2018: Education and Patriotism
Erziehung und Schule - Universität
The Asia-Pacific Journal | Japan Focus Volume 16 | Issue 18 | Number 1 | Sep 15, 2018
Mit freundlicher Erlaubnis
“Education and Patriotism” (Kyōiku to Aikoku). A Documentary
Translated by Collin Rusneac with an Introduction by Sven Saaler
Mainichi Broadcasting System, “Education and Patriotism”
Collin Rusneac provides a full translation of the TV documentary “Education and Patriotism” (Kyōiku to aikoku) produced by Mainichi Broadcasting System for its series “MBS Eizō ‘17” and first aired in July 2017. It provides a critical look at recent debates surrounding the introduction of moral education in Japanese elementary and middle schools as a new subject and in particular focuses on the compilation, examination, approval and selection of textbooks for classes in moral education, while extending the analysis to the ongoing history textbook controversies.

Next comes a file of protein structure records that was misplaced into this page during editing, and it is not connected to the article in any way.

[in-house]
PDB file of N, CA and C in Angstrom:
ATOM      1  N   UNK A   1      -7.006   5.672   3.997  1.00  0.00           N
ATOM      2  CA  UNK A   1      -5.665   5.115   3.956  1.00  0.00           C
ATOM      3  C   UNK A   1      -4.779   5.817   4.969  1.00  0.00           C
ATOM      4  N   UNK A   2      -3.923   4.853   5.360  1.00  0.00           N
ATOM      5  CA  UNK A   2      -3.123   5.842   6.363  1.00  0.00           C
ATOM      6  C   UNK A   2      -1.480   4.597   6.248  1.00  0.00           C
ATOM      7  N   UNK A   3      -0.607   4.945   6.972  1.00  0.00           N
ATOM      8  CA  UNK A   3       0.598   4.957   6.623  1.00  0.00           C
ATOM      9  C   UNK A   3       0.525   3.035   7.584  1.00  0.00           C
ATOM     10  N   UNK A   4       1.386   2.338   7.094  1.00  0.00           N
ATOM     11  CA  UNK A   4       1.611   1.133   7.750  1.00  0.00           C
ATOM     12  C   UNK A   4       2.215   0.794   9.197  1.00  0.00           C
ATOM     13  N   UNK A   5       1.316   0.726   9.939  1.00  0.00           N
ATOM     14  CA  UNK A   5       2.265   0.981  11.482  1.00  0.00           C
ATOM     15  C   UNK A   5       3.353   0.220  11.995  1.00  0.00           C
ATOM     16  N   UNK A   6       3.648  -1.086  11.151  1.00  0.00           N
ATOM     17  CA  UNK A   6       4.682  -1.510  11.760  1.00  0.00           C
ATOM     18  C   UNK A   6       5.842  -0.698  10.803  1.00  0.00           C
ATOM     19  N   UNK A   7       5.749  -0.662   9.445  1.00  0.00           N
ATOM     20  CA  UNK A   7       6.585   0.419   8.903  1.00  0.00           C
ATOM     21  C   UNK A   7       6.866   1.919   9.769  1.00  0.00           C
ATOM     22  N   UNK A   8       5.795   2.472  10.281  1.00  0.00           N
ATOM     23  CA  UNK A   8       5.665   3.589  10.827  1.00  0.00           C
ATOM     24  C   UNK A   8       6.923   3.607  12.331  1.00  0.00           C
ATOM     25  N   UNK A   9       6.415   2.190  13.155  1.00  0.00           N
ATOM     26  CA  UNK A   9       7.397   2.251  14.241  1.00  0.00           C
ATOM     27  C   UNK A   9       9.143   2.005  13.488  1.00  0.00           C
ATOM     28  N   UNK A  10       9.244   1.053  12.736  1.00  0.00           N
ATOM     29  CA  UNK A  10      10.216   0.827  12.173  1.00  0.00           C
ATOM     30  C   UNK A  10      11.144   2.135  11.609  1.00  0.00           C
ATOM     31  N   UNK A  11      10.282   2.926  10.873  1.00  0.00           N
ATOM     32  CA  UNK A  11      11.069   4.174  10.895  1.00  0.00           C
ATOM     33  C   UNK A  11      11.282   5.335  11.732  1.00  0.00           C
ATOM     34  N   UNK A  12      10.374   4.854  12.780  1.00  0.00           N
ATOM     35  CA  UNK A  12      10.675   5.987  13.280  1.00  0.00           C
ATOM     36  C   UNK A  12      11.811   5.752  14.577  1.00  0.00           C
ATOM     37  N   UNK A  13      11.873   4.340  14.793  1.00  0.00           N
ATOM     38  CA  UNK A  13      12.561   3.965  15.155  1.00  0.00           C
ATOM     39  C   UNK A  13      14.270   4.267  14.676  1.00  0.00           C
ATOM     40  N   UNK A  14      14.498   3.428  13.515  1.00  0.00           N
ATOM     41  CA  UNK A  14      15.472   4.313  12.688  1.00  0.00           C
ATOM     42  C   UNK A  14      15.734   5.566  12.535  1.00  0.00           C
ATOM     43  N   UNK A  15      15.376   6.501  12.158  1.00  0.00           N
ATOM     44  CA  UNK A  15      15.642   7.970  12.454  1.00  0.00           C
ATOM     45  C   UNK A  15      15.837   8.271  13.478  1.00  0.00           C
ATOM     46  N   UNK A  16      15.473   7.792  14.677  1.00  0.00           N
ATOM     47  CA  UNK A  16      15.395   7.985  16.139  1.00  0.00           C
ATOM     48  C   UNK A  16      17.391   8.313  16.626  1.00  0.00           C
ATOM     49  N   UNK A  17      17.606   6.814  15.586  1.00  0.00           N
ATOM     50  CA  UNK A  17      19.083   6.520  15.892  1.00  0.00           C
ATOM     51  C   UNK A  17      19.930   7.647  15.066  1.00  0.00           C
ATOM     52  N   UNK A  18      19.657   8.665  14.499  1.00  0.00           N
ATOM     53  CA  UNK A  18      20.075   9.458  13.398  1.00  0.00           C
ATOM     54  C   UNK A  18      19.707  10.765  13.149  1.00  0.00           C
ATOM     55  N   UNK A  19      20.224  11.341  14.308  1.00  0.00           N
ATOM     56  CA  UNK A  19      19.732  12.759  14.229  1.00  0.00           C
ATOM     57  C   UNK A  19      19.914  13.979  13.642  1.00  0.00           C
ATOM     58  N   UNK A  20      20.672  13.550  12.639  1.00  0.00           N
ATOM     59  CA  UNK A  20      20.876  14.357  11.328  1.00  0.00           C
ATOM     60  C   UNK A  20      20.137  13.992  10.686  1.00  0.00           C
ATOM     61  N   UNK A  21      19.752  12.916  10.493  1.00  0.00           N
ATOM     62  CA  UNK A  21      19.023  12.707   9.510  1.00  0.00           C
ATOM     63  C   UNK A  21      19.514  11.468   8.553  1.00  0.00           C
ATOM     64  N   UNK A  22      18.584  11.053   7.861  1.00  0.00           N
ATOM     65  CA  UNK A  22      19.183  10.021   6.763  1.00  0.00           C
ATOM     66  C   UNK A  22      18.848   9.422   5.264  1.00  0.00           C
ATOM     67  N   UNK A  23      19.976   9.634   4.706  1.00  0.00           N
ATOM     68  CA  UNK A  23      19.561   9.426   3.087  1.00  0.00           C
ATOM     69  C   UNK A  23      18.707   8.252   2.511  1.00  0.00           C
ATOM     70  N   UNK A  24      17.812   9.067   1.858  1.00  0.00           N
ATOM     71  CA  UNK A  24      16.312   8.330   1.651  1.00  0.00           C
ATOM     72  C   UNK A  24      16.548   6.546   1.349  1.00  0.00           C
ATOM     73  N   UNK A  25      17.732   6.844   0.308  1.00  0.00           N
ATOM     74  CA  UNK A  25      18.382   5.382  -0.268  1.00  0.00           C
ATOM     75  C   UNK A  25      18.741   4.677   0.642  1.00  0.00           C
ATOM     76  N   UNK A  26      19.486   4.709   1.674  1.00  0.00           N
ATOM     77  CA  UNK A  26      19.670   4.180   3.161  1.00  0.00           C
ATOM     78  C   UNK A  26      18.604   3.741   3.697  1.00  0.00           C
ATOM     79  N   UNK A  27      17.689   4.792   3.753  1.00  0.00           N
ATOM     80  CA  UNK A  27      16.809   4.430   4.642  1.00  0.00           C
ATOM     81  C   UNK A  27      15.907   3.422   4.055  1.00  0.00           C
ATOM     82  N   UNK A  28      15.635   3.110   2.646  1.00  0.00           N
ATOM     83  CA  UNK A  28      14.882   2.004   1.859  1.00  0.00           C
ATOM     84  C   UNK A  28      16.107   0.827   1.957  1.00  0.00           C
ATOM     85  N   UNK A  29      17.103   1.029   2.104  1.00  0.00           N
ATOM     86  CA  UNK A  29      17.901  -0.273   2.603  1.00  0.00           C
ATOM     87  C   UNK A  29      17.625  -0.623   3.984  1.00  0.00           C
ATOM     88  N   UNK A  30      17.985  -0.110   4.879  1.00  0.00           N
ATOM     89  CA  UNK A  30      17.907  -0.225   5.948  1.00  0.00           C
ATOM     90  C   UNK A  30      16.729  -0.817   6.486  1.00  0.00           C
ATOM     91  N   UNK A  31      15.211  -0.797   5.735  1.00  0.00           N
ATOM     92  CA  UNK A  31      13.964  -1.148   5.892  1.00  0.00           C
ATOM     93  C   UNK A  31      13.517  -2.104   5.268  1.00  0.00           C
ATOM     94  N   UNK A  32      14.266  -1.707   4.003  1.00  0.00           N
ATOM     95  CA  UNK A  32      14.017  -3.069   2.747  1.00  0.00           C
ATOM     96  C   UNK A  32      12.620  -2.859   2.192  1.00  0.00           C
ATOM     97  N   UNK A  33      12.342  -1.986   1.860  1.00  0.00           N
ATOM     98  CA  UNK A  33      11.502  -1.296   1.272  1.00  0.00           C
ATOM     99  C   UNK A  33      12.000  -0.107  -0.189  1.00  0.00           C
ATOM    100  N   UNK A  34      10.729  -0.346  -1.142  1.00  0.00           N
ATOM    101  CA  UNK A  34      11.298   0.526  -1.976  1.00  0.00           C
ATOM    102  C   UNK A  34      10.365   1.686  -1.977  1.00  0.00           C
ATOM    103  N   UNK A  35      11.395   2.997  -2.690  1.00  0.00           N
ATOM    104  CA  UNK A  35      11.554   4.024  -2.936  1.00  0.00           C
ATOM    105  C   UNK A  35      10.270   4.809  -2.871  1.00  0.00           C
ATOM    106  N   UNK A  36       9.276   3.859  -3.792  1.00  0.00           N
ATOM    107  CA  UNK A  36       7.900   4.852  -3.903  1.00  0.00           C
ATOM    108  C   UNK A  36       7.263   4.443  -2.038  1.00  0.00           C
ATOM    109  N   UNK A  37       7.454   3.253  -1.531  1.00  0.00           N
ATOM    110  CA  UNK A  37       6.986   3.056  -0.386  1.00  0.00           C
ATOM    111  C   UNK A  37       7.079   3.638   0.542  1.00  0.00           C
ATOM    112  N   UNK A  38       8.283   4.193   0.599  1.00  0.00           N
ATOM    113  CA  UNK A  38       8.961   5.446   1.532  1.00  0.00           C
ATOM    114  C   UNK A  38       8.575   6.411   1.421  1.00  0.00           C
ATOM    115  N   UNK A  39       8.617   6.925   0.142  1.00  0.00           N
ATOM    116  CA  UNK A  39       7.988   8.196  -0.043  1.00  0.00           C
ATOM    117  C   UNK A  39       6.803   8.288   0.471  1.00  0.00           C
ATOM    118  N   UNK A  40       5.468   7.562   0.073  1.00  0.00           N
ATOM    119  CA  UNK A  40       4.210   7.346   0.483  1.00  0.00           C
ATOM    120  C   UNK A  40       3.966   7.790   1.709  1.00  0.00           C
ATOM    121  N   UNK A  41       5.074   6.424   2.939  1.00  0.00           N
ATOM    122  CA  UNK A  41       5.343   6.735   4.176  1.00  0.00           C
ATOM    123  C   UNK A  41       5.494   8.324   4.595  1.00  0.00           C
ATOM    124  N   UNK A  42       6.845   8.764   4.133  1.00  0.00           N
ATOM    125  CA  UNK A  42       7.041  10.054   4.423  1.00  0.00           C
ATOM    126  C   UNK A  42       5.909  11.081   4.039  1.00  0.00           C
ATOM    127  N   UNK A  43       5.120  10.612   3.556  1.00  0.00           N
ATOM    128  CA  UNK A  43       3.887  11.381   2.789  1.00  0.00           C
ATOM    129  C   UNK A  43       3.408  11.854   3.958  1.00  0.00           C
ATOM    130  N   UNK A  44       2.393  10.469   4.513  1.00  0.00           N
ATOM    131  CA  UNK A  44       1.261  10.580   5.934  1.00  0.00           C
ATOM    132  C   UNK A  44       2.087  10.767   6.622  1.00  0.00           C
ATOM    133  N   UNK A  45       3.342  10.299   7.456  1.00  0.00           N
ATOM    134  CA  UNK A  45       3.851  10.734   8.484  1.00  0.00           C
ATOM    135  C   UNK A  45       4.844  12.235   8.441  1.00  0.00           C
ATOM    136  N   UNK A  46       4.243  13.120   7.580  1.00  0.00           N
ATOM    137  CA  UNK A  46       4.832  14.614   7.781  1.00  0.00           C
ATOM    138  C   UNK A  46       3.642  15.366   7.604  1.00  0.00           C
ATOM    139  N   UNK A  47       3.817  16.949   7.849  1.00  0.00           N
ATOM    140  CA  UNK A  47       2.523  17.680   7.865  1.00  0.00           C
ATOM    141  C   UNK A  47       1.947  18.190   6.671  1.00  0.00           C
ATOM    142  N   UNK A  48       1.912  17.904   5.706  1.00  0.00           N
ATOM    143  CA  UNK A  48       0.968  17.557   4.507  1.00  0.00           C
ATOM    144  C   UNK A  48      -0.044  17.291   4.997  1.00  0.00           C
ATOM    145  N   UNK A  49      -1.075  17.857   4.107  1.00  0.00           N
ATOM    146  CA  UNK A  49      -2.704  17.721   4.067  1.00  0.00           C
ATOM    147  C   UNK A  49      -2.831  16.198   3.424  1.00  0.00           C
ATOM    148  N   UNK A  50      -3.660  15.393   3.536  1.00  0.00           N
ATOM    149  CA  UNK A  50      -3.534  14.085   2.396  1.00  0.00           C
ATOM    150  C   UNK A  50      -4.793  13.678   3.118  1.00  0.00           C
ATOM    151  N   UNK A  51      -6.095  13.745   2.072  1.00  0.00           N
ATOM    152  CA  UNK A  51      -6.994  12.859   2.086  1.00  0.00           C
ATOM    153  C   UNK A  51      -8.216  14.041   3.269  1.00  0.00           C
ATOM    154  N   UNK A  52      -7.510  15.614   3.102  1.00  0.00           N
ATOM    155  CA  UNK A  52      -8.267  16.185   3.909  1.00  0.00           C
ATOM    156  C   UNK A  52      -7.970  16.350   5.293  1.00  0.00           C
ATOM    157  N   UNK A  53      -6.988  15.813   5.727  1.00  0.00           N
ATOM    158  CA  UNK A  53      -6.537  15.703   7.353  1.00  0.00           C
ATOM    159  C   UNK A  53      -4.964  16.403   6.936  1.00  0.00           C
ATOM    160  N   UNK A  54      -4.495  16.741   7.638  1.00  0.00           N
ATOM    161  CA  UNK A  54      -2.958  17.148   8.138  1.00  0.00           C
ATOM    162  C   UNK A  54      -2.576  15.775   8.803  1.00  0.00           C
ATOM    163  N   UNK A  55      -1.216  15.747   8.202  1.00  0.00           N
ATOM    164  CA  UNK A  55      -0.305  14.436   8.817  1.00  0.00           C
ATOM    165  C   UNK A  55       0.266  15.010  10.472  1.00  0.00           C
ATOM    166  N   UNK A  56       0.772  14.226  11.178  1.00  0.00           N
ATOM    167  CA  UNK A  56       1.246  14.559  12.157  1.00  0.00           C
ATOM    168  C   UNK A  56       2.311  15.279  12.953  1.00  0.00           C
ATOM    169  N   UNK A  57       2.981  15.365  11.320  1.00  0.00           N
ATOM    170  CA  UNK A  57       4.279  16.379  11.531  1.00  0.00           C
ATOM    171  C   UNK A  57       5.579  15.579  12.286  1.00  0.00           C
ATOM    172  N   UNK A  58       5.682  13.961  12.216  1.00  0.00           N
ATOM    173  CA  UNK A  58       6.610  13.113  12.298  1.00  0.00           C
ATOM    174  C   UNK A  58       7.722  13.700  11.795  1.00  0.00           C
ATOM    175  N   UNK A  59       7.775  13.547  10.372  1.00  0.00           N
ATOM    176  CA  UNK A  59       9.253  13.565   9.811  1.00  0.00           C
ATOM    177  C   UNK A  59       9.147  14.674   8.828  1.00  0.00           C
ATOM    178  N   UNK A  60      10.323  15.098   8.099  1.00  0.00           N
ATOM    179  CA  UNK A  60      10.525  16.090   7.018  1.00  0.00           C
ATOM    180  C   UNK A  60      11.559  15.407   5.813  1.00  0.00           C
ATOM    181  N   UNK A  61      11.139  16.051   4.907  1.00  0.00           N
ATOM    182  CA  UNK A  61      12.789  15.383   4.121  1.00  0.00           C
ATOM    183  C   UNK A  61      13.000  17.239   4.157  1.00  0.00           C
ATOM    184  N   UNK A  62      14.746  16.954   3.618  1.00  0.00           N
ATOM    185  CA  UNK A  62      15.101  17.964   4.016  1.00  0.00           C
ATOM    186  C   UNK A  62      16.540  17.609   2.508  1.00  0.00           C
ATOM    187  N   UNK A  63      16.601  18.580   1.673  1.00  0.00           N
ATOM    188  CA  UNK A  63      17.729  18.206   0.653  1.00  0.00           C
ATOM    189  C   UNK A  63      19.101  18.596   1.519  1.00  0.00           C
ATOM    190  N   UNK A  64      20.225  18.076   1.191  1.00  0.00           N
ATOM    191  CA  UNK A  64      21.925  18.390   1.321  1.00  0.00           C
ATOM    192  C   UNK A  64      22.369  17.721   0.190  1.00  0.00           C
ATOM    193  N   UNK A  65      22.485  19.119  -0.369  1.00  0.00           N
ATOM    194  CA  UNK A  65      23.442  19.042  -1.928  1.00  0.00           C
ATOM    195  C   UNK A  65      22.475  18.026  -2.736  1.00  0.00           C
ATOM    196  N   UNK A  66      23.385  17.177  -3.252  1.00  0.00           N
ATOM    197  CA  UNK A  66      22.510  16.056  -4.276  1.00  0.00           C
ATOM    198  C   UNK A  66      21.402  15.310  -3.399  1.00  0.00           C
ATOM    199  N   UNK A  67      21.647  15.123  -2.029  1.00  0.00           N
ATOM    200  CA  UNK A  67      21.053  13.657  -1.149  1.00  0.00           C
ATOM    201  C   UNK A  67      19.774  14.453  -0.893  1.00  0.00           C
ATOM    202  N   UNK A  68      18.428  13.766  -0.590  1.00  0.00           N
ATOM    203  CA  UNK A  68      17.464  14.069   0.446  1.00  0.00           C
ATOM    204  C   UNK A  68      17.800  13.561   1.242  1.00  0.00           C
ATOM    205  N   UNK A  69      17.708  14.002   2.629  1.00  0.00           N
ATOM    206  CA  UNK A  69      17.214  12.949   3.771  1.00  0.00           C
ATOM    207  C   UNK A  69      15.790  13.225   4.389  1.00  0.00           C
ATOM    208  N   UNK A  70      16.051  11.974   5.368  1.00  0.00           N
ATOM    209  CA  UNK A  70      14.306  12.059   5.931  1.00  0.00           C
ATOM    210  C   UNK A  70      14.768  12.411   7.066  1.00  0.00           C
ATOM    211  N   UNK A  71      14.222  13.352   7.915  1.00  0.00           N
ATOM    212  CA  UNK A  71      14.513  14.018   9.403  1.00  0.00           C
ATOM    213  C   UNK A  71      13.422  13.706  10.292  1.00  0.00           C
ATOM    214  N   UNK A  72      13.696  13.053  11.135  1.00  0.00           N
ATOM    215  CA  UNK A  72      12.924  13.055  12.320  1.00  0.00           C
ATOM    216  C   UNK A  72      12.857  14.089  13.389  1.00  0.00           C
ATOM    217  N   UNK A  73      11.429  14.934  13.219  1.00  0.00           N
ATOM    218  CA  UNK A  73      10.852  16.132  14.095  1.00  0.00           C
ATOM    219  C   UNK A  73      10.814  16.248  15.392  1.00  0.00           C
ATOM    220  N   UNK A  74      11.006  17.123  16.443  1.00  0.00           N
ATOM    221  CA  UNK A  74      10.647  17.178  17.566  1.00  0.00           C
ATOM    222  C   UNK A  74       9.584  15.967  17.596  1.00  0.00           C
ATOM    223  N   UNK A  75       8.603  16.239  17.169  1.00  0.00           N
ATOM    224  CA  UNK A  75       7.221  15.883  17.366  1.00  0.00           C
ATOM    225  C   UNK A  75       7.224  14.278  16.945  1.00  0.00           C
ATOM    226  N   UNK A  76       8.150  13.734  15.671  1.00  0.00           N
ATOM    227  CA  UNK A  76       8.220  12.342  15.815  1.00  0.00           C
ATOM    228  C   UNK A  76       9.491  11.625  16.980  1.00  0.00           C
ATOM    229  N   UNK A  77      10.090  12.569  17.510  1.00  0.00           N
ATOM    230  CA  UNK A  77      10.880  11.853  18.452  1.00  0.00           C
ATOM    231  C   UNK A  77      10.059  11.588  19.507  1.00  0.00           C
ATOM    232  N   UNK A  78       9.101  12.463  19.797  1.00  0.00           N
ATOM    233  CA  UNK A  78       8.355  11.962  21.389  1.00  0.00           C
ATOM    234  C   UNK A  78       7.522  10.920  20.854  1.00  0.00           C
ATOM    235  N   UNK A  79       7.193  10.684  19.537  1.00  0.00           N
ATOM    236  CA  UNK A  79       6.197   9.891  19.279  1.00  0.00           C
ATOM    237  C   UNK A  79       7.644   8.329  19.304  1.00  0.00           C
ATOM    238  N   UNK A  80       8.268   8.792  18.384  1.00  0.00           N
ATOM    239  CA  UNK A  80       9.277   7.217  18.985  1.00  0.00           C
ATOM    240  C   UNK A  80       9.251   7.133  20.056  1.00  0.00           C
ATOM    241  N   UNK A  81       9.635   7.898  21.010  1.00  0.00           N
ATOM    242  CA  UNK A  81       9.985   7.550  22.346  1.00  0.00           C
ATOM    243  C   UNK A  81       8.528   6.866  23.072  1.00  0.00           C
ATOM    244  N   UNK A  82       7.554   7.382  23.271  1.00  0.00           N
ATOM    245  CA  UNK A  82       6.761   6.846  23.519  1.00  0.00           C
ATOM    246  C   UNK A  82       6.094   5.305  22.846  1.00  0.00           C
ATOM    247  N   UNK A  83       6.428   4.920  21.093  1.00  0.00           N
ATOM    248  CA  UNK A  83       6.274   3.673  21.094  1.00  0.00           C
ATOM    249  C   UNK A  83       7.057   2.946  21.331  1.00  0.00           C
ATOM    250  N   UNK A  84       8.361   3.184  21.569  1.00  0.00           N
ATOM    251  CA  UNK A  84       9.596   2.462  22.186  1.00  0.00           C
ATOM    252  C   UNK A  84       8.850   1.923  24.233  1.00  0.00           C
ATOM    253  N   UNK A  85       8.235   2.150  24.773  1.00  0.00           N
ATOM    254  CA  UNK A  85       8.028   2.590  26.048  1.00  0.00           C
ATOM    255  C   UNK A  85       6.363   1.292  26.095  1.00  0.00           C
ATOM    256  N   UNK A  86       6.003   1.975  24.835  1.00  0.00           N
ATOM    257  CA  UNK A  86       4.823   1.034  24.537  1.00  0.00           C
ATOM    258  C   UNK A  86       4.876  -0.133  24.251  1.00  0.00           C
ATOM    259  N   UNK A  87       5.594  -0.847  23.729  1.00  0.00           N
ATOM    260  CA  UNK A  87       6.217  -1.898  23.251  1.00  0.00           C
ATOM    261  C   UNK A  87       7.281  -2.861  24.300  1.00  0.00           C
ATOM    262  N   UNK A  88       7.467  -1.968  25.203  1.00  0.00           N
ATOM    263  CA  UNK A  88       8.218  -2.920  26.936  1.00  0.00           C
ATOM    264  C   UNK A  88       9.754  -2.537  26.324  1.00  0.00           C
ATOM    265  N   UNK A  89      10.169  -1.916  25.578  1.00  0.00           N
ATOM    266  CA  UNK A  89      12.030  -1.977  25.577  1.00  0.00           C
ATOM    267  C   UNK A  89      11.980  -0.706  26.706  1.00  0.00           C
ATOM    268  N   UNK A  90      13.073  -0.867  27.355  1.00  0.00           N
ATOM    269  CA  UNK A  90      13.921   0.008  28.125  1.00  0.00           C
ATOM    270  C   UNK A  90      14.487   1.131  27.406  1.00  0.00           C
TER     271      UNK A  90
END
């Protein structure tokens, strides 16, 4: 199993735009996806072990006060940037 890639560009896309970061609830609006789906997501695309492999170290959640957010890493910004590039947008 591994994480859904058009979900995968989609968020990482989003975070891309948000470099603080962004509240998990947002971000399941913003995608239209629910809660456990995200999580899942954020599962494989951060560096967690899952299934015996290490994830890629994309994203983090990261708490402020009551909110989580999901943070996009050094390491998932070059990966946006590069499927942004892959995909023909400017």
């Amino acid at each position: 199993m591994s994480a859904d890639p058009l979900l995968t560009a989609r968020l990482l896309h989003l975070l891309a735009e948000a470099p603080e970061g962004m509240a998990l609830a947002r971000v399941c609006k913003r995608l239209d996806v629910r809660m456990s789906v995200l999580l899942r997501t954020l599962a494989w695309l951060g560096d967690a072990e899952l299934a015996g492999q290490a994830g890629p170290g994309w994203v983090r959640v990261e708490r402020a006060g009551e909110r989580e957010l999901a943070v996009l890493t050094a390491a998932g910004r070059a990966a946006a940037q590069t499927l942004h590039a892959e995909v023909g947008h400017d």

Postwar Japanese society has seen intense debates in the field of education. In this context, attention often focuses on history, with lawsuits filed by historian Ienaga Saburō against the Japanese state and its system of textbook authorization—a process he criticized as censorship—at the center of attention, nationally and worldwide, from the 1960s to the 1990s. Since the second half of the 1990s, a political movement called “historical revisionism” (rekishi shūseishugi) took center stage in this context, and the Society to Produce New History Textbooks (Atarashii rekishi kyōkasho o tsukuru-kai), founded in 1997, emerged as the moving force. Notwithstanding its name, hardly any historians could be found in the ranks of the movement. One of the founders of Tsukuru-kai was Nishio Kanji. A scholar of German literature, in 1999 he published a massive volume titled “The Nation’s History” (Kokumin no rekishi), in which he laid out Tsukuru-kai’s master narrative of Japan’s trajectory. One year later, “The Nation’s Morals” (Kokumin no dōtoku), written by philosopher Nishibe Susumu, was published by the Tsukuru-kai, signaling the organization’s strong interest in moral education. ....